The presentation discusses a formalized methodology for subverting endpoint security products, using Sysmon as an example. The goal is to evade detection and tamper with the product at every step during an operation.
- Evasive adversaries aim to avoid detection
- The presentation covers detection and subversion methodologies
- Sysmon is used as an example of a security product to subvert
- Strategies for subverting data collectors are discussed
- Vendors should focus on resilience against threats targeting their products
The presenters wore ridiculous outfits for charity, which they acknowledged was awkward for them. They emphasized the importance of transparency in sharing tradecraft to prevent nation-state adversaries from having complete control over it.
While security products are a great supplement to the defensive posture of an enterprise, to well-funded nation-state actors, they are an impediment to achieving their objectives. As pentesters argue the efficacy of a product because it doesn't detect their specific offensive technique, mature actors recognize a need to holistically subvert the product at every step during the course their operation.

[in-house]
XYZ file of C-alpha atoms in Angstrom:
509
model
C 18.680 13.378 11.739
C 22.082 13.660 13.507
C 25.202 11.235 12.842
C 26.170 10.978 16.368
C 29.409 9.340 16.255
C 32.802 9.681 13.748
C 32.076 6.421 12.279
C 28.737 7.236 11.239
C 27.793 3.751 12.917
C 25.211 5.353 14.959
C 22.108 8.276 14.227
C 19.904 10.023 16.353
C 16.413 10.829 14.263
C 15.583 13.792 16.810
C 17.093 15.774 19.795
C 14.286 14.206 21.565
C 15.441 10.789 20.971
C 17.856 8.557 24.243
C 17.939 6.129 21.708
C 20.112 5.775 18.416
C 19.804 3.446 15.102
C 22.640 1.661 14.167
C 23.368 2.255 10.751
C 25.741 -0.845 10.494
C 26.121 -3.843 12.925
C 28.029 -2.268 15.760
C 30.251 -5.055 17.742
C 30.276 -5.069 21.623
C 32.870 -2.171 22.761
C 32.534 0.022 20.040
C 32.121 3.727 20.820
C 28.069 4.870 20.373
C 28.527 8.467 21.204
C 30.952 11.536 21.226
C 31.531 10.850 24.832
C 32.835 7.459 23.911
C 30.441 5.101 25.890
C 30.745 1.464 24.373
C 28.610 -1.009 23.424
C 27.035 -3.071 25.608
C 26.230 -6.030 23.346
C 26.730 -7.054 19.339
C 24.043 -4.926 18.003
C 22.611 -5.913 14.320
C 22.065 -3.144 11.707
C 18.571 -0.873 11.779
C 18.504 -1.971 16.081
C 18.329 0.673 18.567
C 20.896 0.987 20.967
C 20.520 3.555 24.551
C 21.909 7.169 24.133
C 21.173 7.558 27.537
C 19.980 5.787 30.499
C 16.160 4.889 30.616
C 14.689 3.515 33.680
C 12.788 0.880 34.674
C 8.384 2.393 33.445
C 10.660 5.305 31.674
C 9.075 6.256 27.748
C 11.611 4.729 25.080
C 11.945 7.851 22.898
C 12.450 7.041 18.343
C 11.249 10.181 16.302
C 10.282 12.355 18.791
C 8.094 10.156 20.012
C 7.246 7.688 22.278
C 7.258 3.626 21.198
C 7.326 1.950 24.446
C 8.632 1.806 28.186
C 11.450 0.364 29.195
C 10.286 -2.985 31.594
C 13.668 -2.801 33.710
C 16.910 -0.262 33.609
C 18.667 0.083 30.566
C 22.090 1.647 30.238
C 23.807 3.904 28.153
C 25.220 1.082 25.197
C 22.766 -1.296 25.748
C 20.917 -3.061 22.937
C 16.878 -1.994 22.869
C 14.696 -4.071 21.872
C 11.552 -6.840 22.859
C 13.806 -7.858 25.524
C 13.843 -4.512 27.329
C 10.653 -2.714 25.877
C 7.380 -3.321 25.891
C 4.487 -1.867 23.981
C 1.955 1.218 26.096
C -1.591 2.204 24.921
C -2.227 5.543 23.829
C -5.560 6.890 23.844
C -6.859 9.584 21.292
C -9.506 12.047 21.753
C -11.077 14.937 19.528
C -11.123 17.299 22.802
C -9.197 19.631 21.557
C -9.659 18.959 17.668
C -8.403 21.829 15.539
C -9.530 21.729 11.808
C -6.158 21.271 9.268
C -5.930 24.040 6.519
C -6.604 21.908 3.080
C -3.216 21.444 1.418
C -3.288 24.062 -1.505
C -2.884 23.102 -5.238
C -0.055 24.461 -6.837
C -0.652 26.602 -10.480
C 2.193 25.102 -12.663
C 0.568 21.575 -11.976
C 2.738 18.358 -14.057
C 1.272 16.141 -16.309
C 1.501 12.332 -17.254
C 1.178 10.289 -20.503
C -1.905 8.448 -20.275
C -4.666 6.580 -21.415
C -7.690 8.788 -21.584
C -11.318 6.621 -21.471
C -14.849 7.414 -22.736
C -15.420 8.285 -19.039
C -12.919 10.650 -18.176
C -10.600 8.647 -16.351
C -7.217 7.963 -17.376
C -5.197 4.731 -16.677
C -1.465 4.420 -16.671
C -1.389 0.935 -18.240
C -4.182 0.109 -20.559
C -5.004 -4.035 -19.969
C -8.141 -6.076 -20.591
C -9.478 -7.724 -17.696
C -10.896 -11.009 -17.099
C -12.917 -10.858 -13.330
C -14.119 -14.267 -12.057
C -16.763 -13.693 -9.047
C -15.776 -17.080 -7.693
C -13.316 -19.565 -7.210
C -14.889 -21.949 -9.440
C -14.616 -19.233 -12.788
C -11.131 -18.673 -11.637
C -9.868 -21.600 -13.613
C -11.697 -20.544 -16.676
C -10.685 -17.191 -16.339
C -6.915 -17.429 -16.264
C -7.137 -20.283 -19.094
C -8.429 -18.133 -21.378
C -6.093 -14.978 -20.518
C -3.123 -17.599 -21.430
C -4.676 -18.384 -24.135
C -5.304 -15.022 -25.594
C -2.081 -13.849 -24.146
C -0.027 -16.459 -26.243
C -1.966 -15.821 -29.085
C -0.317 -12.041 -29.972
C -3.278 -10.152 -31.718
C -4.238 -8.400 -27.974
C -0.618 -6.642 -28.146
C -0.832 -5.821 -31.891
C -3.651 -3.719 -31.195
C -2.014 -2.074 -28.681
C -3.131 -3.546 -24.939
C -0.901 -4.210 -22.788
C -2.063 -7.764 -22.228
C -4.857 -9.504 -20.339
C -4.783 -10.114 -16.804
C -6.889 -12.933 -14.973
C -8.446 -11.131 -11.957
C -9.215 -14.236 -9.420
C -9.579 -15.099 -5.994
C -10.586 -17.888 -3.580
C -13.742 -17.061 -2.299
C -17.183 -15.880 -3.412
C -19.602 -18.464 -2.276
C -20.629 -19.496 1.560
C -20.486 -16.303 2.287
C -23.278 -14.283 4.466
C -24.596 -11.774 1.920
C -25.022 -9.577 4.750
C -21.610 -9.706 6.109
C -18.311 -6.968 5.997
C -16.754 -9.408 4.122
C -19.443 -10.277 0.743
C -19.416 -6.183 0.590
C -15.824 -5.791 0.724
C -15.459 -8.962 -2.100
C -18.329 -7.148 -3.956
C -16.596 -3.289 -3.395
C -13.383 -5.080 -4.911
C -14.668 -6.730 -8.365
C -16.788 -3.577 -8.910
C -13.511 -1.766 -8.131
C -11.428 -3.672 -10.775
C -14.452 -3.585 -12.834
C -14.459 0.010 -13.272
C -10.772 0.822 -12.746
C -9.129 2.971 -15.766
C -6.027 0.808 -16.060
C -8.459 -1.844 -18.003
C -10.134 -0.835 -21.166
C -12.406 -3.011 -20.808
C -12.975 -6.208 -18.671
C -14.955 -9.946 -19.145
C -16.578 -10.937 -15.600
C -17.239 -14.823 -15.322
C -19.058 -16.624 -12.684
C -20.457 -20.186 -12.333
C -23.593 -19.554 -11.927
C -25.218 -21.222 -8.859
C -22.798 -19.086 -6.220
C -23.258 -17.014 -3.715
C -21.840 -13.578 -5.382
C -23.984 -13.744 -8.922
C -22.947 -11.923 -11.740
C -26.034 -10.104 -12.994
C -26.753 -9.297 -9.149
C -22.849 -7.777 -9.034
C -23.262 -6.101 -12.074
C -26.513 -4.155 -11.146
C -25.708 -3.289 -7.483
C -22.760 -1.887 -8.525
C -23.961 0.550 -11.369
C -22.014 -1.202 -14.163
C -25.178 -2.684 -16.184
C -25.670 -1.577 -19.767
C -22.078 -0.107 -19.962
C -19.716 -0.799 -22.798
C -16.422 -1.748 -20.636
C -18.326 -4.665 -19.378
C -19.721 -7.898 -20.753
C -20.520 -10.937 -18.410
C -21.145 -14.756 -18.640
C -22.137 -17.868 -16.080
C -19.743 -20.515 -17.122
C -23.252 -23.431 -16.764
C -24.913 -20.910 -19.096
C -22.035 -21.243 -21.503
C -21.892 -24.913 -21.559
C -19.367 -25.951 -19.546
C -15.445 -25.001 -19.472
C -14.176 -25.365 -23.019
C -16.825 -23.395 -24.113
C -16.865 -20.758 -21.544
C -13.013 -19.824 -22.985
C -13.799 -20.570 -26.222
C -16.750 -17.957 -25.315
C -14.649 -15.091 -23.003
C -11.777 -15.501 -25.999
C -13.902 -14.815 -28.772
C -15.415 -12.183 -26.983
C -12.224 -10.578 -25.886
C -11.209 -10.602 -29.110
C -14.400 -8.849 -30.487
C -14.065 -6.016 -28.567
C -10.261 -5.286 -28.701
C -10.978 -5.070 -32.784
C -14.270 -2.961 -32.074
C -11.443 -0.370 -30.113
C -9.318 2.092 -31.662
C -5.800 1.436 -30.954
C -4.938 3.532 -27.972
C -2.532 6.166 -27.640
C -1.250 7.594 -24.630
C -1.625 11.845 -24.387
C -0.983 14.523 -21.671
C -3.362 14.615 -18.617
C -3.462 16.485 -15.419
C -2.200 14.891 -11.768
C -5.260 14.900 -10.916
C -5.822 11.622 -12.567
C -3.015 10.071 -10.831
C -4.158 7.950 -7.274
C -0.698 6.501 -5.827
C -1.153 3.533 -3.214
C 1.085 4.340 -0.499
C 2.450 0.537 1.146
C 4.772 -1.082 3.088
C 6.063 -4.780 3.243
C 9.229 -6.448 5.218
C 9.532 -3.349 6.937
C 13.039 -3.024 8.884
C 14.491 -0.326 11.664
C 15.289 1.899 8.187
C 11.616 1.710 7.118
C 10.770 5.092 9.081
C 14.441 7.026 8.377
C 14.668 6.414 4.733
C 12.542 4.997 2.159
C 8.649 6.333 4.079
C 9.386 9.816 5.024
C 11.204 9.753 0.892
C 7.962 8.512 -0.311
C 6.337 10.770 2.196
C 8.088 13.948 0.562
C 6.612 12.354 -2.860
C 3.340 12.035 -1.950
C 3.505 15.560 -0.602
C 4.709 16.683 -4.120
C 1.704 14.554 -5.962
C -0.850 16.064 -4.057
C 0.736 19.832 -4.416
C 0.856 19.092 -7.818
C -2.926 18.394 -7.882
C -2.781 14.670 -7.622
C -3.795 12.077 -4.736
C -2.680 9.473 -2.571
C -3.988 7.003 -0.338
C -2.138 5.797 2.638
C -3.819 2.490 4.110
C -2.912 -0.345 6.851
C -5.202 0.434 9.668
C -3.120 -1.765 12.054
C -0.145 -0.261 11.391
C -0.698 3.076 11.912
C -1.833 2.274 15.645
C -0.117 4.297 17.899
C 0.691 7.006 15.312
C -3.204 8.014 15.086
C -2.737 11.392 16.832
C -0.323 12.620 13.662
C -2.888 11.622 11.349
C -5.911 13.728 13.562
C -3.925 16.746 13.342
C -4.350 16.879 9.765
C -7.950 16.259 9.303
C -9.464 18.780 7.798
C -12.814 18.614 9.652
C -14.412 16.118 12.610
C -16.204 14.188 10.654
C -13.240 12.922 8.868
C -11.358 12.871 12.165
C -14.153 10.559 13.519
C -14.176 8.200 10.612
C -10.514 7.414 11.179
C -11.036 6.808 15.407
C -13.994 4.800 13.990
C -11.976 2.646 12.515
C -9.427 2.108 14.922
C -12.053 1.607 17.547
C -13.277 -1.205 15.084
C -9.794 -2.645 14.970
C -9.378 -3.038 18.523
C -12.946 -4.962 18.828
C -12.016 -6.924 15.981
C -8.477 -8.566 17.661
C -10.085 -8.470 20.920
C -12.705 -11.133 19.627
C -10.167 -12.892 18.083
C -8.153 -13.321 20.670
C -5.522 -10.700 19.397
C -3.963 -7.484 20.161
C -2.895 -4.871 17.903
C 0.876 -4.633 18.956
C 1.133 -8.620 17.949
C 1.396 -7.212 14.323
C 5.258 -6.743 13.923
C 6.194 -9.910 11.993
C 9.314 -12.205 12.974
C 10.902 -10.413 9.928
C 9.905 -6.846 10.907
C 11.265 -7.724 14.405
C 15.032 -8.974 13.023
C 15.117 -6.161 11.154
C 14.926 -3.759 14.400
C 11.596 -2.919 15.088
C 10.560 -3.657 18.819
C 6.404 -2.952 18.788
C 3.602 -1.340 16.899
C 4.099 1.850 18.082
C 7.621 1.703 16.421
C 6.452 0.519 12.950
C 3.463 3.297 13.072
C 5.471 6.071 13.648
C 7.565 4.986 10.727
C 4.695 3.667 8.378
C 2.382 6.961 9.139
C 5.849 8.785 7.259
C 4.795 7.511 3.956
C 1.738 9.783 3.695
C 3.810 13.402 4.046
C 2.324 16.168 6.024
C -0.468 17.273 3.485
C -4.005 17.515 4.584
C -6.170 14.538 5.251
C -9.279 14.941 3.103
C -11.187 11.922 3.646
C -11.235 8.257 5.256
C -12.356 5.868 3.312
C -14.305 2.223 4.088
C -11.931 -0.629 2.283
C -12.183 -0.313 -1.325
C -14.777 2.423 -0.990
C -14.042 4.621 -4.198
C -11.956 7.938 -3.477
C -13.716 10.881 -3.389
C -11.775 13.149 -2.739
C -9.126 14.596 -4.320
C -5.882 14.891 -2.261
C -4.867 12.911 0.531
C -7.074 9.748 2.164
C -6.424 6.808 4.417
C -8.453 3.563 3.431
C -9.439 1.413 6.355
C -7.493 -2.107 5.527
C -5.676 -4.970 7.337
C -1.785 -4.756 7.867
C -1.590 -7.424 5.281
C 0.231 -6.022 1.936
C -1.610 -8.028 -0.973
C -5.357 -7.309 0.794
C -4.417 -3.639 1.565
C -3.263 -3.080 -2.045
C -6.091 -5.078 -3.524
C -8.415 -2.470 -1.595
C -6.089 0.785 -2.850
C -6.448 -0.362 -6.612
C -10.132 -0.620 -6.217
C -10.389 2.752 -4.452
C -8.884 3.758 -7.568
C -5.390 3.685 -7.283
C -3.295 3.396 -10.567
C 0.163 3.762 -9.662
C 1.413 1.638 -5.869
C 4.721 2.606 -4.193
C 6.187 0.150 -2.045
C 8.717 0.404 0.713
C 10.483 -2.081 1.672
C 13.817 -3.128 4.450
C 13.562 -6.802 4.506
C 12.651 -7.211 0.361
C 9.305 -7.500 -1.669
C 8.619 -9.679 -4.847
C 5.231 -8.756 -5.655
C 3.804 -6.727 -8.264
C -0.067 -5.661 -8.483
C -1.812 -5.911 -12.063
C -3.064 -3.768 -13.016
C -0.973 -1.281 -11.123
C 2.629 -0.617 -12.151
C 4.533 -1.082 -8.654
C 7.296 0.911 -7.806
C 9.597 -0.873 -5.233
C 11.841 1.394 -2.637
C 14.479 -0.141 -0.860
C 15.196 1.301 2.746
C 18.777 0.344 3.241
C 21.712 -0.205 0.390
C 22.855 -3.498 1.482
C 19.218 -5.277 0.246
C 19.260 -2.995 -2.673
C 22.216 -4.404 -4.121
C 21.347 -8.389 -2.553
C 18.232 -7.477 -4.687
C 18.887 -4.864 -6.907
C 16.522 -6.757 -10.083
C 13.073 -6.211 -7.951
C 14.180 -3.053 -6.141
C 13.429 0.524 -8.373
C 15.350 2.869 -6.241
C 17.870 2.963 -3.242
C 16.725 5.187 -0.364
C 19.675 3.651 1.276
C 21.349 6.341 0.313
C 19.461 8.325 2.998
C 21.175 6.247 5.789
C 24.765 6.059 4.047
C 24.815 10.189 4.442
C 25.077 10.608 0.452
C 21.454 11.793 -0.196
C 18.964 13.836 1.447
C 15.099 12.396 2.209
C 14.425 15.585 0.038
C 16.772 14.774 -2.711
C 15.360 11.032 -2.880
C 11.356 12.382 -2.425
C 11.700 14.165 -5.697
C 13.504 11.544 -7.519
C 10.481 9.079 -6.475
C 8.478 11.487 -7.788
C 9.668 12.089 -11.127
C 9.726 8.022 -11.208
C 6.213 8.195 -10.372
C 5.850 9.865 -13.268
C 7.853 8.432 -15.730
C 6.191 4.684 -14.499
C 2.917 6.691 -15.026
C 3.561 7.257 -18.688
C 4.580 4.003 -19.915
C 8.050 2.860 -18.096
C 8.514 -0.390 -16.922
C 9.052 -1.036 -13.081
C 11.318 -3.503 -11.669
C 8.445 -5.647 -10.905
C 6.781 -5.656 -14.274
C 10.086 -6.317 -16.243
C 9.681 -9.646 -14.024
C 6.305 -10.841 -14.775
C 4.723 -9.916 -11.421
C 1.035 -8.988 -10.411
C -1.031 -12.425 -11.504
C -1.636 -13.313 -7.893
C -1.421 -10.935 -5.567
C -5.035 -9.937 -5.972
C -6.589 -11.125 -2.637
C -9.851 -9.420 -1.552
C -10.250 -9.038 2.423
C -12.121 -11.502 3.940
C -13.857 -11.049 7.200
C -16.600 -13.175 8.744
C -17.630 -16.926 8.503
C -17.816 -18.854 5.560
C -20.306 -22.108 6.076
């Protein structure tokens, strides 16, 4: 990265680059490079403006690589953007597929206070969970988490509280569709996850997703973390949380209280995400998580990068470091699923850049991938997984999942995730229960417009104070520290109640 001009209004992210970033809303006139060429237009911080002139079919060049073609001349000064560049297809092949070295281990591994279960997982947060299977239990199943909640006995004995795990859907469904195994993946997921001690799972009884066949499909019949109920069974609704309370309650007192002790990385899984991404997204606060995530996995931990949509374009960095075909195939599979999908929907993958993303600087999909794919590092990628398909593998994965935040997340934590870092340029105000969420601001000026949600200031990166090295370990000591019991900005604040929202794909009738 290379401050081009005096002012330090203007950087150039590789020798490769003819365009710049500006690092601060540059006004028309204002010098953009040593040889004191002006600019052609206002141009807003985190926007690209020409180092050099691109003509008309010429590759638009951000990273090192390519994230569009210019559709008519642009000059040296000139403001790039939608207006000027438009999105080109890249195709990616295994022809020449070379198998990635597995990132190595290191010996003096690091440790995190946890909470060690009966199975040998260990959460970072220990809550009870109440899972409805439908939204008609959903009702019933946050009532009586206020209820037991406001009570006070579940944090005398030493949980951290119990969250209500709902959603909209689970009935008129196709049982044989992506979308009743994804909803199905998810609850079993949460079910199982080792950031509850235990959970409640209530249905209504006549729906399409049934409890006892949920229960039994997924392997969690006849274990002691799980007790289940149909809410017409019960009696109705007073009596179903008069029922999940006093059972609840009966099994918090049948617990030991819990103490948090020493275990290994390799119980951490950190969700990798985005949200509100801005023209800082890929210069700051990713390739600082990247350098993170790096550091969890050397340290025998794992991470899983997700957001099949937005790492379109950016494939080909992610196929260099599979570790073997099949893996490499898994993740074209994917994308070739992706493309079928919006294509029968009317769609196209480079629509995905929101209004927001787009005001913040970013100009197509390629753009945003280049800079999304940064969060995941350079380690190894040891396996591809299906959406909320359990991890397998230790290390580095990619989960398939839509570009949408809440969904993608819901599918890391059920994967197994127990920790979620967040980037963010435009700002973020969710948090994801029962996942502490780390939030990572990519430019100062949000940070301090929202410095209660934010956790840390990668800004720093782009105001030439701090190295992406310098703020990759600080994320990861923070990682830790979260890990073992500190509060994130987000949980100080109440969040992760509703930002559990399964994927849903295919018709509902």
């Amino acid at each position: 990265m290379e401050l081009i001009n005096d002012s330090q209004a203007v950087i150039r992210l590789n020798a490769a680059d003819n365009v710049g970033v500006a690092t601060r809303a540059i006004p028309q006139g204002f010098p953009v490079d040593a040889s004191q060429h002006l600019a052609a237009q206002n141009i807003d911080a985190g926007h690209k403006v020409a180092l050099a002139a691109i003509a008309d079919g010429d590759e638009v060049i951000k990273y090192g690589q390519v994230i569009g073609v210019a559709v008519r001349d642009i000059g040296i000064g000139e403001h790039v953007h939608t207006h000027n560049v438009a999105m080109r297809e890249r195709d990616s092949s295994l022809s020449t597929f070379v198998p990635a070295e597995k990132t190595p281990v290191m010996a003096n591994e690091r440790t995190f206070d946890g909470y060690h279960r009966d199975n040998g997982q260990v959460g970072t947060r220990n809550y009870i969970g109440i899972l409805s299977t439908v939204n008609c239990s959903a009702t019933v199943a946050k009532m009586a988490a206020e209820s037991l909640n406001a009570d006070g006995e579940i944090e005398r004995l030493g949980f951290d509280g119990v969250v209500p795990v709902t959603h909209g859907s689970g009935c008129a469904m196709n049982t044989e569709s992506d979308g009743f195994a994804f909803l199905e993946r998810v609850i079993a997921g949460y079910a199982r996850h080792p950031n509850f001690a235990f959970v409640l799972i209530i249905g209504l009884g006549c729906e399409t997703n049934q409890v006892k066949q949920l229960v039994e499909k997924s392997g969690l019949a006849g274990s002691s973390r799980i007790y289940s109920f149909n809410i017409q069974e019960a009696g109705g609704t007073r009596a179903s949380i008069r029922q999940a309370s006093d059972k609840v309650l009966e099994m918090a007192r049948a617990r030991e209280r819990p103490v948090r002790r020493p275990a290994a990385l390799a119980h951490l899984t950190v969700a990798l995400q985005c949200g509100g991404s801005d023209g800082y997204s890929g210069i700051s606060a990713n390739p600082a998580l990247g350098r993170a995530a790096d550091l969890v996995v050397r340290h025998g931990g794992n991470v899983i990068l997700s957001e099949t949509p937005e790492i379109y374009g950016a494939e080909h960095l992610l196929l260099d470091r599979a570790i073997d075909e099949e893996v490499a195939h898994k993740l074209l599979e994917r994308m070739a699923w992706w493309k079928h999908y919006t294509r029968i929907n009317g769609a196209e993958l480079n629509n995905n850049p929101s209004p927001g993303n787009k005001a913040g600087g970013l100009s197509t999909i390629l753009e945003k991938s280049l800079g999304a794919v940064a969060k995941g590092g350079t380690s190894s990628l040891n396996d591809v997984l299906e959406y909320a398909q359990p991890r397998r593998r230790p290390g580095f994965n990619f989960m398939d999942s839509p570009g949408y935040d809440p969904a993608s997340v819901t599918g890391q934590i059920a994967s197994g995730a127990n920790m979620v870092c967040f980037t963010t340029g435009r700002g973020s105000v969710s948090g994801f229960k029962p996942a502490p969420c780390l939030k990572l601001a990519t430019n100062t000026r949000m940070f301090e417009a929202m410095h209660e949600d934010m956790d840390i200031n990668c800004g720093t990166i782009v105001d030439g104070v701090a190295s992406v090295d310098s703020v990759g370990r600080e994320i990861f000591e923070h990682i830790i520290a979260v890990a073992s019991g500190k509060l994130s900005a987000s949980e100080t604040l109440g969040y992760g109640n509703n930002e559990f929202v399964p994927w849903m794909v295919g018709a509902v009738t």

Sysmon - a security tool used widely by defenders as well as several security vendors makes it a great target in which to demonstrate a formalized approach to evasion and tampering. This talk will cover host footprint analysis, evasion, tampering, and rule auditing/bypass strategies. Specific strategies covered will include attack surface analysis, determining evasion "paths of least resistance", and identification of narrow, "exploitable" detections. By the end of the talk, it will become evident that the strategies applied to Sysmon can be easily applied to any security product.
Are security product vendors preparing themselves to be resilient against threats specifically targeting their product? Should they be? It is inevitable that capabilities will be developed against security products. Armed with that knowledge, how should vendors respond? You be the judge by applying a more systematic methodology to assessing security products.